Detecting far objects using a 3D optic system

Prof. Yoav Shechtman | Biomedical Engineering


Automation, Mobility and Aerospace | Physics and Electro-Optics

The Technology

Today, radar or stereoscopic systems are used when distance estimation is required. Radar systems require expensive equipment. Methods that are based on triangulation require 2 cameras. As the object distance increases, the distance between the cameras has to increase. In both cases there are at least 2 subsystems to be used (2 cameras or a receiver and transmitter), and camera-alignment can be non-trivial. Using point spread function – PSF in macroscopic scale, in a similar way it is used for microscopic scale, allows fast and accurate spatial resolution measurements by passively shaping wavefront of light, accompanied by algorithmic distance-decoding. When measuring distance at macroscopic scale, the measured objects are not points of light. Additionally, for improved performance, a standard-imaging reference channel with information on the object structure can be added.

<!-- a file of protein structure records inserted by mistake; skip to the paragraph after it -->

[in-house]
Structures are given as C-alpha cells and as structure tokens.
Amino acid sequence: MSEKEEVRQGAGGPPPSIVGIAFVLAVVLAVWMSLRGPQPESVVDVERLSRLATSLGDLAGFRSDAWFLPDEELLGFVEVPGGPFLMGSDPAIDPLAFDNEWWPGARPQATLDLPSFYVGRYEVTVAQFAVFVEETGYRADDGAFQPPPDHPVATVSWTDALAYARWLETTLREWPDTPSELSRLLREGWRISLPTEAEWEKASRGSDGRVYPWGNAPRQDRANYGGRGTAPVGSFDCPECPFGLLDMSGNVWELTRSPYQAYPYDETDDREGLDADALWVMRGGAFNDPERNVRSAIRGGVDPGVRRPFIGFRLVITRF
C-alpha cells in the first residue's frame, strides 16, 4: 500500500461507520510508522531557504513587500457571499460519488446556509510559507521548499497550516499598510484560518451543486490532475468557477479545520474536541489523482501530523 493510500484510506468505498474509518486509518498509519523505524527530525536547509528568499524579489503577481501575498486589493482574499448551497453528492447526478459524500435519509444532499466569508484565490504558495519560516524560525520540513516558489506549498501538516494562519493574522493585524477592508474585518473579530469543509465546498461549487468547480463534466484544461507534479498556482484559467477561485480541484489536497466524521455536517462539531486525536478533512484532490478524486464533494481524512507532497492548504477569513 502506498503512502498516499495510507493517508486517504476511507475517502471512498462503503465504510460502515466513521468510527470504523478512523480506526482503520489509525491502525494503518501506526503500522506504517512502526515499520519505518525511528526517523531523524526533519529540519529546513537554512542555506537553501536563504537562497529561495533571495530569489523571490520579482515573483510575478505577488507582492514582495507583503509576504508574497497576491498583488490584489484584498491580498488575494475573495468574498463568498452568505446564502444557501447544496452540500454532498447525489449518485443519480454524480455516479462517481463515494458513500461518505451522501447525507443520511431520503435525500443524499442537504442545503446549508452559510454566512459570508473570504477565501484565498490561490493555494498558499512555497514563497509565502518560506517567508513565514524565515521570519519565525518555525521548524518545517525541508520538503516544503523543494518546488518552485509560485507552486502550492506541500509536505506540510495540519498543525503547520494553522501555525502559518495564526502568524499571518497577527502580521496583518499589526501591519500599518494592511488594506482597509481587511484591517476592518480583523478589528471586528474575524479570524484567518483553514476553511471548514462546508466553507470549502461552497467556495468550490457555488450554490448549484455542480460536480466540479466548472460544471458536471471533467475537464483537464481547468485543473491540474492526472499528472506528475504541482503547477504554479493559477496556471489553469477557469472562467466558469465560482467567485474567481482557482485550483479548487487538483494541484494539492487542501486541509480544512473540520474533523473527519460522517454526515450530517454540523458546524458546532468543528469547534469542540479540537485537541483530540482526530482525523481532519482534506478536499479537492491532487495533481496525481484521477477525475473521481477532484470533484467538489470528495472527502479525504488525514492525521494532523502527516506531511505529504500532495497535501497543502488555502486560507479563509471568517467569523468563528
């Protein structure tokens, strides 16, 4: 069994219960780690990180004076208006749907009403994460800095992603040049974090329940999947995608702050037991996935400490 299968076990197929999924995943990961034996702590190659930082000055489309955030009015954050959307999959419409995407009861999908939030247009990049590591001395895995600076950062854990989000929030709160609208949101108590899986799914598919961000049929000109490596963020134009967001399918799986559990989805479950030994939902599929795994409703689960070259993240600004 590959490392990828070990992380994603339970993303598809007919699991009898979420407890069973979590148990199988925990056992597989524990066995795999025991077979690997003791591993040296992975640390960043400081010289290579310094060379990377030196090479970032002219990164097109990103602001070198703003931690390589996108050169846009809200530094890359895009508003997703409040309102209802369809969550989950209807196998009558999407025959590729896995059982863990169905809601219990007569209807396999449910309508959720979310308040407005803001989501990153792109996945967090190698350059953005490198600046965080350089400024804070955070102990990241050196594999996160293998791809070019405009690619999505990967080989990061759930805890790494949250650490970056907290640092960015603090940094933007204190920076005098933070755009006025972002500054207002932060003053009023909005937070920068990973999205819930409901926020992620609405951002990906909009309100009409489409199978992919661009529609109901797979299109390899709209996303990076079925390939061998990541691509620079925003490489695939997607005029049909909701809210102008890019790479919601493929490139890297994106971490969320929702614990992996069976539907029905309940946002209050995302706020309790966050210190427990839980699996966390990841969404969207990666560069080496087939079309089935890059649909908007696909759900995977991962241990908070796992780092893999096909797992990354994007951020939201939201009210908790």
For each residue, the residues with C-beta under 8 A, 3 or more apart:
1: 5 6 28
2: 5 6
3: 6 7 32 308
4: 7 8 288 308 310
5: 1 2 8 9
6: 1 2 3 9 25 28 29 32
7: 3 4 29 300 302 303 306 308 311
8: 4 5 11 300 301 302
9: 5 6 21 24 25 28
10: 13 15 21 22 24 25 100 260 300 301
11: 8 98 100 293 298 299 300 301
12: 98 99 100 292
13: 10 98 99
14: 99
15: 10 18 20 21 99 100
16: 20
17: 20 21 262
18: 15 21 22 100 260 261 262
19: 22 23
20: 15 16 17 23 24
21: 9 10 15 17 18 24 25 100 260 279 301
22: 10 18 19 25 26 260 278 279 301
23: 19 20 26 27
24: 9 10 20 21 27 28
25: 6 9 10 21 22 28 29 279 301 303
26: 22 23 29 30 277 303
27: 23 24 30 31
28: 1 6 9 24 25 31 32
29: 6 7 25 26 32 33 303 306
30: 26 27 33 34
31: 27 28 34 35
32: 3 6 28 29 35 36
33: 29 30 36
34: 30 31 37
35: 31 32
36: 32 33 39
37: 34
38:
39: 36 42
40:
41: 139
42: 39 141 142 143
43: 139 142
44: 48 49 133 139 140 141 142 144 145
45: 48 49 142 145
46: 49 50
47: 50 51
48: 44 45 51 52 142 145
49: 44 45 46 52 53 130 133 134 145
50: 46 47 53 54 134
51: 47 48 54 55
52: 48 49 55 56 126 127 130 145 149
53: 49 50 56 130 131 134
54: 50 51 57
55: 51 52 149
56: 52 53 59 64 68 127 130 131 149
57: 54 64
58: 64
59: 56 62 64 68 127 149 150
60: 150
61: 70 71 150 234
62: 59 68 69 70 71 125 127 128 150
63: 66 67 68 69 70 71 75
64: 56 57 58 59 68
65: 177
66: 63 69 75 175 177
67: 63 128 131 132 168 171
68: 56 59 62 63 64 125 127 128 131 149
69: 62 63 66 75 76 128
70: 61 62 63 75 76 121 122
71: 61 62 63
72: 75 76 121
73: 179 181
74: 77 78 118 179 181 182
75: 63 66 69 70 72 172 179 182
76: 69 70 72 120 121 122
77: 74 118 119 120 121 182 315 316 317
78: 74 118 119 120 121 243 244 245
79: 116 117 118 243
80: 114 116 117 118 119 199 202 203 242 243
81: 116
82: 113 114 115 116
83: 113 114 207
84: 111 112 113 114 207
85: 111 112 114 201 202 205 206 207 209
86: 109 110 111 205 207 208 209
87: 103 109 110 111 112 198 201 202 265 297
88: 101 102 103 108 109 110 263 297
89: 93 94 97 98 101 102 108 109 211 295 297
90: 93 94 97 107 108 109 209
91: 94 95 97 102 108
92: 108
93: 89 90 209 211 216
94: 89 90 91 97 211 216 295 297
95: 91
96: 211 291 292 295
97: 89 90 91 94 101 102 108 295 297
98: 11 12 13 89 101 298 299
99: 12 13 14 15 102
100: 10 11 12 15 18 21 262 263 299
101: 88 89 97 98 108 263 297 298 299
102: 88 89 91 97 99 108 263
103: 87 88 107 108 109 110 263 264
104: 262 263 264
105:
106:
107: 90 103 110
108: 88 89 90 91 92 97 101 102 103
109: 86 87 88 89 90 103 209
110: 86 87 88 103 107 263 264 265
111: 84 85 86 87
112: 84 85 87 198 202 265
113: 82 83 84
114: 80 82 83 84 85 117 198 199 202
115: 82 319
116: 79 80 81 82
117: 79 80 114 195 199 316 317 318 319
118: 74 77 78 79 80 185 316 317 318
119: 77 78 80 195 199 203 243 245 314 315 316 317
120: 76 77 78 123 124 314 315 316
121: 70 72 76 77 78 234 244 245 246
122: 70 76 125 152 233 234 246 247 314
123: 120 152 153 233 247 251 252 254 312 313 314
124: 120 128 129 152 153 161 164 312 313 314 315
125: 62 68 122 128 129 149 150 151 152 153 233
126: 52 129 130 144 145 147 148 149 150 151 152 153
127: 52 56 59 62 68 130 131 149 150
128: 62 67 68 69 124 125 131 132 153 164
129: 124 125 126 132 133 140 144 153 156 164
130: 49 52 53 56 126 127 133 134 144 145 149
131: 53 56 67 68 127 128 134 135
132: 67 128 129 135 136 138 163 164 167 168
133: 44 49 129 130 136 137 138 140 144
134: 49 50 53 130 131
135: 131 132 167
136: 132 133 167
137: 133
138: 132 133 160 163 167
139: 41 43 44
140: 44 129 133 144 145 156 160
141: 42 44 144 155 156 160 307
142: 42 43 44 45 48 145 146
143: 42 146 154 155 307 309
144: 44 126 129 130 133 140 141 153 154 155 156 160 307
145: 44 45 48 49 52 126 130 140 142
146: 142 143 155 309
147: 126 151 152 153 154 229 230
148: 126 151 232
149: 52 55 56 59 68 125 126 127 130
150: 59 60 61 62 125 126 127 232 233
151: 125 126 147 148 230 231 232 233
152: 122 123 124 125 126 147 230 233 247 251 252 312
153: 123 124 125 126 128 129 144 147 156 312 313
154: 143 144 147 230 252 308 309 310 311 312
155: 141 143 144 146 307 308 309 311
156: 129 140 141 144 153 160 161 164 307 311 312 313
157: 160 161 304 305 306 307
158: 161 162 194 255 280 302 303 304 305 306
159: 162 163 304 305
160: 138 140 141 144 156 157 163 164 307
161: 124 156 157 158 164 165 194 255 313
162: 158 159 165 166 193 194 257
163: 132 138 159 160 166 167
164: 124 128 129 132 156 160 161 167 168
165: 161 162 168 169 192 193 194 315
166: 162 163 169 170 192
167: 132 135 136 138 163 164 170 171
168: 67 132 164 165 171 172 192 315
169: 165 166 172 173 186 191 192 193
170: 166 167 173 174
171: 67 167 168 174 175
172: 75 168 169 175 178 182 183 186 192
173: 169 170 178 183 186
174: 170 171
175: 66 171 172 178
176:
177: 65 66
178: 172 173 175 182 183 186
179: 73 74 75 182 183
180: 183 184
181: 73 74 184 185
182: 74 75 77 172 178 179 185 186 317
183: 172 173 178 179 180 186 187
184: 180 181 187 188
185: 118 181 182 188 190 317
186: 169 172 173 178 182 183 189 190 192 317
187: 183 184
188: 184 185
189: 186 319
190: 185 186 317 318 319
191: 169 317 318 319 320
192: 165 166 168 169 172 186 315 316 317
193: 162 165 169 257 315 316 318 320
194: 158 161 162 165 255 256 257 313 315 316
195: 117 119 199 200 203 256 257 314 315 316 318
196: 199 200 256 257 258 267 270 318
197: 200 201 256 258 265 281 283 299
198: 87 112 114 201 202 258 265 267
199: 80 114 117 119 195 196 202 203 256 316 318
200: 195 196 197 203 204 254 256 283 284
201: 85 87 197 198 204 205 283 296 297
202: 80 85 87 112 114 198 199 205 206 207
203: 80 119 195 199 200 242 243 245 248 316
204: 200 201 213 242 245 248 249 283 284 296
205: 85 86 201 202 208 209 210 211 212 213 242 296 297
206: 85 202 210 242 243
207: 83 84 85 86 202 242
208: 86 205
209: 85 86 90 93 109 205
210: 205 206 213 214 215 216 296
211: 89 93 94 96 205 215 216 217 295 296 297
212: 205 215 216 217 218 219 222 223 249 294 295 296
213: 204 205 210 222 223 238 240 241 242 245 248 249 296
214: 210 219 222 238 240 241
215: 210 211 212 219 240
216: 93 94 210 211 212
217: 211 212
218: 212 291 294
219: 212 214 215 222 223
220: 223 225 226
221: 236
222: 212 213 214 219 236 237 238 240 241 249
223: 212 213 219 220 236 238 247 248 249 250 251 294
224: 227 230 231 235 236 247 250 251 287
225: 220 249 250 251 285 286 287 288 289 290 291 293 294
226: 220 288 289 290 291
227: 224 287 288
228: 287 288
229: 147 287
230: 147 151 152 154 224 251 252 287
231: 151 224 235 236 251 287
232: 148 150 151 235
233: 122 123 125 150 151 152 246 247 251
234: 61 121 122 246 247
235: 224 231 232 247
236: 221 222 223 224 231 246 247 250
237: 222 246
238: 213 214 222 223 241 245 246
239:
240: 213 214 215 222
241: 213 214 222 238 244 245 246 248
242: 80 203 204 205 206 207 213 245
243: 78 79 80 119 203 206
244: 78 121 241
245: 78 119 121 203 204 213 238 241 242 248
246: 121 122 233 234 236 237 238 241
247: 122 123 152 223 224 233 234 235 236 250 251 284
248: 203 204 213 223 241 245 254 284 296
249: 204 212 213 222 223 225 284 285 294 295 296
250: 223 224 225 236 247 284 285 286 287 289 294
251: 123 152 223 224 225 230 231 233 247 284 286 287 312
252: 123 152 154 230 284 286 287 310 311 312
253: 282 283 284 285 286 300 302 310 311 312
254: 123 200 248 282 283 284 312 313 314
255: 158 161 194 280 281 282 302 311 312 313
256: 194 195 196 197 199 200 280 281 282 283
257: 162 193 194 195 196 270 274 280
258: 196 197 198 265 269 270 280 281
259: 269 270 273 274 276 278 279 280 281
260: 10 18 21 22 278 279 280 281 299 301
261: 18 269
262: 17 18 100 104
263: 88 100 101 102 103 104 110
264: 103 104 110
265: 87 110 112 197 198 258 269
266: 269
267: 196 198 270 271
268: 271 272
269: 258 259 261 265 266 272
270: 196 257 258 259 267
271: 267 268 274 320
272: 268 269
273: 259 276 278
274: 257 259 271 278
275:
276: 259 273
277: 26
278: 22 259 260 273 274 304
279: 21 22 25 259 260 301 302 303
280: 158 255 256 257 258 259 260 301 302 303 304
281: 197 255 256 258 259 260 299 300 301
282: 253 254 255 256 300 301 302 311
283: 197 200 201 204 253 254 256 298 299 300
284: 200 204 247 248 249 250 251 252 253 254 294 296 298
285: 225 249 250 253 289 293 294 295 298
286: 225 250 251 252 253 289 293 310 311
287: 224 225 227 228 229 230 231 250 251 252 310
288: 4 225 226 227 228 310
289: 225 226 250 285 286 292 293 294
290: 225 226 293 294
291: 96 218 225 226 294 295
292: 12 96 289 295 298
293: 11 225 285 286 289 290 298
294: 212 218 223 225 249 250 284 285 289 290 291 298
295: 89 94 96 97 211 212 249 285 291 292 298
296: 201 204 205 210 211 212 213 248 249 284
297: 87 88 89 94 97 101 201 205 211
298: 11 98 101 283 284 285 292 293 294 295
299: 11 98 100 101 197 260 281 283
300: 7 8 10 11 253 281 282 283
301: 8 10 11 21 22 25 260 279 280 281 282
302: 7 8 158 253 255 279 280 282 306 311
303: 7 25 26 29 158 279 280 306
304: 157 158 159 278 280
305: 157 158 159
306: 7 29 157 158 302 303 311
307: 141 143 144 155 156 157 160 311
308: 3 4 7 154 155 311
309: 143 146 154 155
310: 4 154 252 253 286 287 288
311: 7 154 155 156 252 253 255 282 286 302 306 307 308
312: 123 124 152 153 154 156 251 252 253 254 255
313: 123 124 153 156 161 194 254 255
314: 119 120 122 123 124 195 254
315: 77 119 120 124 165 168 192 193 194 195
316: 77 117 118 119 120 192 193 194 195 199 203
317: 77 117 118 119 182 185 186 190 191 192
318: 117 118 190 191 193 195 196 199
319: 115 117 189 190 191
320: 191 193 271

• High accuracy: Distance measurement of objects as far as 3km at ±30m
  • Small foot print
  • Low cost
  • Single system (instead of at least 2 subsystems)
  • Can be used in low visibility conditions, e.g. dust which can overwhelm active systems such as LIDAR.

Applications and Opportunities

  • Fast and accurate distance measurements of light sources (head lights, landing strip lights, rockets and more)
arrow Business Development Contacts
Shikma Litmanovitz
Director of Business Development, Physical Science